I was glad to get the stent at the time of the angiogram rather than have to come back for a separate procedure. If a second doctor had to sign off to confirm the need for one or more stents, it would delay treatment and add to the patient’s anxiety. If the first and second doctor each worked for the hospital with their compensation tied, at least in part, to the hospital’s revenue and profit, I’m skeptical how many times the first interventional cardiologist would be overruled.
    Instead, when payers, including commercial payers as well as Medicare and Medicaid notice that a particular doctor and/or hospital is performing an unusually large number of procedures of any type, timely unannounced post-procedure audits should be performed by experts hired and paid for by the payers. If clearly unnecessary procedures are being done, especially when claiming that a blockage is much greater than the film shows it to be, the consequences for the doctor should be swift and severe including prosecution for fraud and, possibly, loss of his medical license. If hospital compliance departments want to perform their own audits as well, more power to them.
    With regard to the studies that claim to show that there is no benefit from stents regarding either life expectancy or preventing future heart attacks or strokes, they don’t speak to the quality of life implications of reduced chest discomfort. Chest discomfort, especially if it occurs at rest and not during or shortly after eating is not only stressful, it can be perceived as life threatening. By contrast, pain from, say, arthritis, is both annoying and can negatively affect quality of life, but it’s not life threatening. That’s a huge difference to those of us who live with heart disease.
    Finally, the new reform driven approach to pay hospitals modest bonuses if they meet certain quality standards is not likely to be as effective as you think or imply. Hospitals that don’t do procedures don’t get paid. For capitation or bundled payments to work, they would need probably to be assured of total revenue equal or at least close to what they are generating today. For most hospitals, 60% of their costs are fixed and 40% are variable. It’s not that easy for them to reduce costs in the short term.
    As an aside, I recently met with the CEO, who is also a physician (OBGYN), of a large hospital system in the NYC metropolitan area and the CFO of a well known hospital system in Pennsylvania. Both said that they could not make money if they had to take Medicare rates from all comers even if there were no uncompensated care.

  6. Barry —
    Your story is a good example of why anecdotal results don’t mean much.
    It is true that people with angina often get faster relief from stents than medical treatment, but it is also true that medical treatment is usually successful at providing relief from angina after a short interval, an interval that can usually be bridged successfully with use of morphine and nitrates. On the other side of the coin, stent patients have much higher incidence of problems related to stent failure, re-stenosis, and delayed stent complications, plus face the risk of acute complications, including death, during the procedure.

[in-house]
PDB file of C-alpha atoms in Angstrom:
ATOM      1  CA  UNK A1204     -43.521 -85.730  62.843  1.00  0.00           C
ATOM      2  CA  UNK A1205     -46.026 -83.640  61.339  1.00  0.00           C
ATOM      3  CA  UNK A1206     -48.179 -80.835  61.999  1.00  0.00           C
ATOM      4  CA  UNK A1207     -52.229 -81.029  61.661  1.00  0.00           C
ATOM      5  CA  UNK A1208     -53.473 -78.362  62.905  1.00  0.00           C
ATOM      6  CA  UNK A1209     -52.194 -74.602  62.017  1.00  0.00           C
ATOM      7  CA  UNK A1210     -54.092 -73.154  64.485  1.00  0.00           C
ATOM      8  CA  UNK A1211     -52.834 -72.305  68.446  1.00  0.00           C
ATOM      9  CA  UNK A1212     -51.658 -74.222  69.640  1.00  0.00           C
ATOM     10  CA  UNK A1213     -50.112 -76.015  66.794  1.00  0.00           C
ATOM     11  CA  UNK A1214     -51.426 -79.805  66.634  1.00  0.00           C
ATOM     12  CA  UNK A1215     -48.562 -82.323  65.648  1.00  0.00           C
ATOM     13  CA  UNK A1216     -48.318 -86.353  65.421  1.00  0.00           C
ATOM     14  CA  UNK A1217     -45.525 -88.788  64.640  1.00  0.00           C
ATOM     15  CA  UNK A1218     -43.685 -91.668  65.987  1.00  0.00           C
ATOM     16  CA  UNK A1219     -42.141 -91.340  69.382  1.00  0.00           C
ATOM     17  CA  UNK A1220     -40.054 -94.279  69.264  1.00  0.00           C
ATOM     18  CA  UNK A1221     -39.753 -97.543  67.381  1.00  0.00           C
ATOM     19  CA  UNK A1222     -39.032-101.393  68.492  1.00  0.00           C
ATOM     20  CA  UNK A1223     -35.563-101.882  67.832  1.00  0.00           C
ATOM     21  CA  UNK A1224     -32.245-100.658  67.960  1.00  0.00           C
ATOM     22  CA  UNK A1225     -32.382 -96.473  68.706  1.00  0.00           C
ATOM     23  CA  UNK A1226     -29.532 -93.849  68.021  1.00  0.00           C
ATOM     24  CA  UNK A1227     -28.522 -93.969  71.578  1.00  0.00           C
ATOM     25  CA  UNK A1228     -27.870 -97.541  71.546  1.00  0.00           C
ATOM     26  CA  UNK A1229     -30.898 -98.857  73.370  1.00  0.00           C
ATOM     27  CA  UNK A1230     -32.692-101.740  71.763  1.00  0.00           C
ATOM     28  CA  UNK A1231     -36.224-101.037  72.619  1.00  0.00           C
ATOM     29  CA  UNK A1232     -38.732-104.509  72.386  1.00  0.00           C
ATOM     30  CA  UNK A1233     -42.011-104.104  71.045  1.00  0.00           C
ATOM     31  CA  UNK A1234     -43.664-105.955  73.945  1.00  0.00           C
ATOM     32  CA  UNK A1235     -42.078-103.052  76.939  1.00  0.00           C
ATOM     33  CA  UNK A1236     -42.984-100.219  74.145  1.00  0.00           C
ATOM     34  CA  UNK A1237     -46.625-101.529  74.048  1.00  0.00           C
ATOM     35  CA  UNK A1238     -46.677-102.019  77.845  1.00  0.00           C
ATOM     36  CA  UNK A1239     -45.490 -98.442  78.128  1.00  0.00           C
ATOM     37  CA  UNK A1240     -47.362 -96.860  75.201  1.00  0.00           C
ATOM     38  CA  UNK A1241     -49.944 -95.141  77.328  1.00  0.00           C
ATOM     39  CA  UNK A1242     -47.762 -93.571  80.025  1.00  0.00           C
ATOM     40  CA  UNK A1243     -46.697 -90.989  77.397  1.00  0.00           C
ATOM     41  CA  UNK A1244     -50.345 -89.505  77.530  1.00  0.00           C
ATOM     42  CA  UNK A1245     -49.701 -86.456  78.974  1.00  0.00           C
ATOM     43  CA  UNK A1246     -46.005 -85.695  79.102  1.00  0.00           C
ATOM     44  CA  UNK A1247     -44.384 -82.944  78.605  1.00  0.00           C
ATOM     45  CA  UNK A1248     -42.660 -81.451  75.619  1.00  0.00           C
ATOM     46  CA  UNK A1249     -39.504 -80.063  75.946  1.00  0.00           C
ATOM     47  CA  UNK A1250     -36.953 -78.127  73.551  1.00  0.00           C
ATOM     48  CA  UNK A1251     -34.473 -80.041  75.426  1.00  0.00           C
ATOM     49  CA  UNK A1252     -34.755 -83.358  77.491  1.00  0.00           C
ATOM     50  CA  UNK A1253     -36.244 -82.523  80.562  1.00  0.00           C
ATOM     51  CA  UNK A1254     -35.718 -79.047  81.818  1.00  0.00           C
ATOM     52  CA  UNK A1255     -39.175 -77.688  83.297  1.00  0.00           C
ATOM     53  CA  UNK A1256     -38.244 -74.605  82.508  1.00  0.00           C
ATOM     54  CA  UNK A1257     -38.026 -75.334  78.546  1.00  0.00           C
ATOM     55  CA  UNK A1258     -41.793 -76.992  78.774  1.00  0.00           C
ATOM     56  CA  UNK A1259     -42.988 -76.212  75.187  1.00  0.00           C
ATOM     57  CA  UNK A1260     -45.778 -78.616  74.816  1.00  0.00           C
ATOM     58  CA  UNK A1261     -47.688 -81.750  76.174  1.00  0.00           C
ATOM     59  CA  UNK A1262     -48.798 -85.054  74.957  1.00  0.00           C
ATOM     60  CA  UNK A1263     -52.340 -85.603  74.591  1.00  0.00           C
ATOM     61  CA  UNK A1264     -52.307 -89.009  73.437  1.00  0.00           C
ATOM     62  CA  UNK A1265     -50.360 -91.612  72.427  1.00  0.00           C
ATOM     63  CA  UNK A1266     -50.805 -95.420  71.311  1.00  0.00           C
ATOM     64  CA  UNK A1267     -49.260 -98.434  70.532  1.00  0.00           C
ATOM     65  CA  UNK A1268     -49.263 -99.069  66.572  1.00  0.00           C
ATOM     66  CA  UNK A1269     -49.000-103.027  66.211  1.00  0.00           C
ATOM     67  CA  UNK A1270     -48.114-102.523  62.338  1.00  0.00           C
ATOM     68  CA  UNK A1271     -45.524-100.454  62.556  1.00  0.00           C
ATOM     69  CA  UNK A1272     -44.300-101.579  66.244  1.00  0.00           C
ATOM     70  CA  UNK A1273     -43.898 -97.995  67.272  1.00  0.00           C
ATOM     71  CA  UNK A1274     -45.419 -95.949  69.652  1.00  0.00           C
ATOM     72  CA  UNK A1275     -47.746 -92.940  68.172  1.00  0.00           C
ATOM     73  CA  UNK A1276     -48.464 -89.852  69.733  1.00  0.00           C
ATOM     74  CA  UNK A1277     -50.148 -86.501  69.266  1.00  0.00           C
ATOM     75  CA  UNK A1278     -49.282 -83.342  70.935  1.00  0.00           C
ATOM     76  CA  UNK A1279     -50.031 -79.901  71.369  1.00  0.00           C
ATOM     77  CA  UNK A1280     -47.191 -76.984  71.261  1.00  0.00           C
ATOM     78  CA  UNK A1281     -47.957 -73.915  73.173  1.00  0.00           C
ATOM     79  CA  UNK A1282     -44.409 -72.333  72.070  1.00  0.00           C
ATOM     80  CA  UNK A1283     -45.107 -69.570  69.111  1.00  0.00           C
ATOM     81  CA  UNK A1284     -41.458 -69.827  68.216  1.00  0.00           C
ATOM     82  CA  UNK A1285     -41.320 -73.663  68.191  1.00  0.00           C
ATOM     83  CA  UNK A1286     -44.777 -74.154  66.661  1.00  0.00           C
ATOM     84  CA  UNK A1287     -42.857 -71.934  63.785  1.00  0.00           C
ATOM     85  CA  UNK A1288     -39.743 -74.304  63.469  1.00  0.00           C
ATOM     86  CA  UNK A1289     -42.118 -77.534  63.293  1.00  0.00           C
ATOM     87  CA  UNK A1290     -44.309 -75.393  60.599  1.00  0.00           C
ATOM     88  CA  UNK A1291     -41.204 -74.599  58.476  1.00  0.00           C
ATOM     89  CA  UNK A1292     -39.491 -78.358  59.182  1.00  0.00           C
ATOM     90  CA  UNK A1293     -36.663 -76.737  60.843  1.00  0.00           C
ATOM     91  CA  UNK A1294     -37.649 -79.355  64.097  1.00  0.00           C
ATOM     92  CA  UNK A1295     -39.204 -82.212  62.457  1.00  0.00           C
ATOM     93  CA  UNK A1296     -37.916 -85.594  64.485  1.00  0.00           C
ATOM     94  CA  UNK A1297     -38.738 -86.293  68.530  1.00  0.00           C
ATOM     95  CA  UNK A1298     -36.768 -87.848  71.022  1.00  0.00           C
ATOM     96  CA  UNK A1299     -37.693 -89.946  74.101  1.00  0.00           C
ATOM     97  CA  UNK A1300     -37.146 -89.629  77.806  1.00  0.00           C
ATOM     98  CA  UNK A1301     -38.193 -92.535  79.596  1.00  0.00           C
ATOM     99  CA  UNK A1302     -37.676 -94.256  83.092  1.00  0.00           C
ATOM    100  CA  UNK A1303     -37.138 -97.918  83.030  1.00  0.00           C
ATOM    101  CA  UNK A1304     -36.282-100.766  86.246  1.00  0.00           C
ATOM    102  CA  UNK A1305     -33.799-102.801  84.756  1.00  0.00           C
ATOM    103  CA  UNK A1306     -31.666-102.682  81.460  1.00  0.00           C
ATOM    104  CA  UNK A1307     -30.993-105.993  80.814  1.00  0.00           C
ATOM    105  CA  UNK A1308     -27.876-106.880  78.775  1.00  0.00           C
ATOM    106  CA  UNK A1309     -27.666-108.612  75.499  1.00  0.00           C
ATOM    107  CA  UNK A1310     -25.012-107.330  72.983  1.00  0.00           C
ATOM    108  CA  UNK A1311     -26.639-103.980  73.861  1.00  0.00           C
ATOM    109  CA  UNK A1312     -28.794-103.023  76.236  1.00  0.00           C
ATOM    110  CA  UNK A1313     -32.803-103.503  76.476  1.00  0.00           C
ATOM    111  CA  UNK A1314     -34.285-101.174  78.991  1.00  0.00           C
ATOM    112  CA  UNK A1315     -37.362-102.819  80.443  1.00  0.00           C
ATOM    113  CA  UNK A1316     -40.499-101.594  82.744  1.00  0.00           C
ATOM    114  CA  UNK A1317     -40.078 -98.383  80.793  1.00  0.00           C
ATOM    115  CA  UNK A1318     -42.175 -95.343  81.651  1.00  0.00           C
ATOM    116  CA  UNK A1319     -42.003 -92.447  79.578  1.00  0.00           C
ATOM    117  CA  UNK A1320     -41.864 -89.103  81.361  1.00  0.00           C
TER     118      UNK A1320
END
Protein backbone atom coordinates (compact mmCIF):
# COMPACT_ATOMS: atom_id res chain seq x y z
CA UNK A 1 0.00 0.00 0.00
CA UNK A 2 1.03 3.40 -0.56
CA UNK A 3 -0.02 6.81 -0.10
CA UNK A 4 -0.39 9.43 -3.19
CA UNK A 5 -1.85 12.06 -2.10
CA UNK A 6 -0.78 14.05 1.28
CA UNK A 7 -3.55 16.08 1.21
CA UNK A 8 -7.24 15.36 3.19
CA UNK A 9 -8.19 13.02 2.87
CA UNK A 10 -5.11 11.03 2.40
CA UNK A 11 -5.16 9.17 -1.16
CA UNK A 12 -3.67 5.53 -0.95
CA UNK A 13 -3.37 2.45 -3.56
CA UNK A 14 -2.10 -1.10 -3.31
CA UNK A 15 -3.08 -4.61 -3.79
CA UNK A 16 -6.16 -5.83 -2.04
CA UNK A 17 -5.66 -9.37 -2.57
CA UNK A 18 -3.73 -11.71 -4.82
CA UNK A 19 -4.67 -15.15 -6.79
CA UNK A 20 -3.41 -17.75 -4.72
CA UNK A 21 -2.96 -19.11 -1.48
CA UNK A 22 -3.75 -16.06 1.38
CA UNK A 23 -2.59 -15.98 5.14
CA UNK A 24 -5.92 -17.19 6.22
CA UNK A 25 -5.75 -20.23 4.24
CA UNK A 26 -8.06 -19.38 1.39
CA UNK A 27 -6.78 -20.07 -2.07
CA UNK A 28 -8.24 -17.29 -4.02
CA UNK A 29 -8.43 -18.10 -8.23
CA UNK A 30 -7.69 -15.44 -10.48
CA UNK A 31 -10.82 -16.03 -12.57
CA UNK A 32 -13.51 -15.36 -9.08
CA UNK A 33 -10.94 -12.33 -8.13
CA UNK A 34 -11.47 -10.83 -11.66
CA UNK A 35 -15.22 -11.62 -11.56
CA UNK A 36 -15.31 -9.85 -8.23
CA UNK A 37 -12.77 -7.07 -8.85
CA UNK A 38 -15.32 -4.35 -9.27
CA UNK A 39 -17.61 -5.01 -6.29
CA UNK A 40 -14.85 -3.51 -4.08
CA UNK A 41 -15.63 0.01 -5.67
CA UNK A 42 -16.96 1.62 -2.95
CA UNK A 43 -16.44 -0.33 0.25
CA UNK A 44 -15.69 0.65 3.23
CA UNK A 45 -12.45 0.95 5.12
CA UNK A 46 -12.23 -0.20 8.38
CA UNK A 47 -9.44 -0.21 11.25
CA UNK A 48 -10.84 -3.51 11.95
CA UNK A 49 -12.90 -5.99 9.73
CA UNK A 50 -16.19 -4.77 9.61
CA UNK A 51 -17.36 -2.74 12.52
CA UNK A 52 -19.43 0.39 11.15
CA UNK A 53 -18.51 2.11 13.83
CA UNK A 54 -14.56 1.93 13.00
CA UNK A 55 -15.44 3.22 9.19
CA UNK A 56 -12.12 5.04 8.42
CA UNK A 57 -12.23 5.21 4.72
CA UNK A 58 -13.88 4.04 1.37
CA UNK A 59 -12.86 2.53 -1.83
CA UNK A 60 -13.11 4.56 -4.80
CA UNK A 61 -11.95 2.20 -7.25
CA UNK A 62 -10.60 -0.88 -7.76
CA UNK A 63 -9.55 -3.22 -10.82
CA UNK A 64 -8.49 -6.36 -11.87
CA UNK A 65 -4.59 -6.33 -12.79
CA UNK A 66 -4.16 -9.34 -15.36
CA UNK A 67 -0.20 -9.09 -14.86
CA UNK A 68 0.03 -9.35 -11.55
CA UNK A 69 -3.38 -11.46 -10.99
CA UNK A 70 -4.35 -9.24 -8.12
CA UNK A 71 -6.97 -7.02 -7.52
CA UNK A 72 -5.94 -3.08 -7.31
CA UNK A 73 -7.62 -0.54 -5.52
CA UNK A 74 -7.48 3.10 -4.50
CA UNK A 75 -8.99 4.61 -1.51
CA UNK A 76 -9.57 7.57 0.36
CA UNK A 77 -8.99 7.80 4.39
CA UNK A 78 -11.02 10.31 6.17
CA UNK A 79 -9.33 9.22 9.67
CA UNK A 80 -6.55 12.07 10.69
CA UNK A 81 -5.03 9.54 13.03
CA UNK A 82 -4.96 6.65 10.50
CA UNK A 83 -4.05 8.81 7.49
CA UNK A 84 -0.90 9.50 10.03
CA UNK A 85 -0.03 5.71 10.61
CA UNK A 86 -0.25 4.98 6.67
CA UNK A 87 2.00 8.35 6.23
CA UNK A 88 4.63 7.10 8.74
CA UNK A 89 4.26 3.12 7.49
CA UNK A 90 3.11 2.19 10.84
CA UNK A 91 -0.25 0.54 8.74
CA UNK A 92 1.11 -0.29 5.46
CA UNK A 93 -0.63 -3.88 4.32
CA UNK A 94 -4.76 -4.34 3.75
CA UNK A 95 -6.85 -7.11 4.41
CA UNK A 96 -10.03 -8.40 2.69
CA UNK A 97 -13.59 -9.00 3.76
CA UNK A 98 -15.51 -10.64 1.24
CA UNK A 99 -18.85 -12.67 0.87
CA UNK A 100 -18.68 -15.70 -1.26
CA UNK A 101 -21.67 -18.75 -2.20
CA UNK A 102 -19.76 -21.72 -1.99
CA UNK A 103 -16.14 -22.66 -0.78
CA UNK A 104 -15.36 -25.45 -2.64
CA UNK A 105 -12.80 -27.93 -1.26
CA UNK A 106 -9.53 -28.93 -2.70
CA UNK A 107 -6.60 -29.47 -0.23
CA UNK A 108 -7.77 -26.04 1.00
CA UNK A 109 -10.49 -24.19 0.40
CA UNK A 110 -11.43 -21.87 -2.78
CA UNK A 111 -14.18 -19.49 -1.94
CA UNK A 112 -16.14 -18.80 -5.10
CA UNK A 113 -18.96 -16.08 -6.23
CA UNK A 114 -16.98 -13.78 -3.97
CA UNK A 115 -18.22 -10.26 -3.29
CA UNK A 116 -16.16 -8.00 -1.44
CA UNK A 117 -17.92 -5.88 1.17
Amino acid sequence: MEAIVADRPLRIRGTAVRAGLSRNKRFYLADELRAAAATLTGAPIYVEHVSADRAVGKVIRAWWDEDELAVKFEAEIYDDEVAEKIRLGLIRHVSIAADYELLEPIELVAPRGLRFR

In fact, in most stent patients the stent most likely is responsible for the pain effects for only a fairly short time, at which point the maximal medical therapy they are almost always on as well takes over and carries most if not all of the weight.
    Studies still do suggest that stenting is the preferred treatment in either acute heart attacks or in unstable angina, but the studies are very convincing, as shown elsewhere on this and the related thread, in showing that there is no real advantage and most likely a slight disadvantage to managing both standard angina and non-symptomatic coronary artery disease with stents instead of medical therapy alone.

  7. Barry–
    The research shows that
    stent procedures offer relief from the pain of angina for a while–but not forever.
    It’s fast, but a band-aid fix.
    Drugs and a change of diet
    can help the patient for a much longer period of time.
    And as Pat S. points out in his comment, pain-relieving drugs can help patients until the other medications kick in.
    As for whether hospitals can make money on Medicare-or lowered Medicare payments– sse the Medicare Payment Advisory Commission report which I have referenced in the past showing that
    most hospitals do turn a profit on most Meidcare patients.
    As for hospital CEOs at overpaid hospitals in NYC and PIttsburgh who tell you they couldn’t surive on Medicare paymtents? (I’m pretty sure I know the hospitals you are referring to) What did you think these CEO’s would say?
    As for Medicare paying hospitals less: this will begin quite soon. Medicare will be penalizing hospitalis with excessive readmissions, and, each year, they will be cutting annual increases to all hospitals by 1%.
    Medicare wants to put hospitals under some fianncial pressure because MedPAC reserach shows that when hospitals are under financial pressure, they learn to become more efficient–and, in fact, beginning making a profit on those Medicare reimbursements.
    As Pat S. points out, in his comment, anecdotes (or stories you hear from people with an ane to grind) are one thing; MedPAC’s well-documented analysis is another.
    These CEOs are making 7-figure salaries as a reward for running a hospital as a revenue center (as opposed to a patient-care center).Of course they will say that the government isn’t paying hospitals enough.
    Pat S.
    Yes–tand hank you.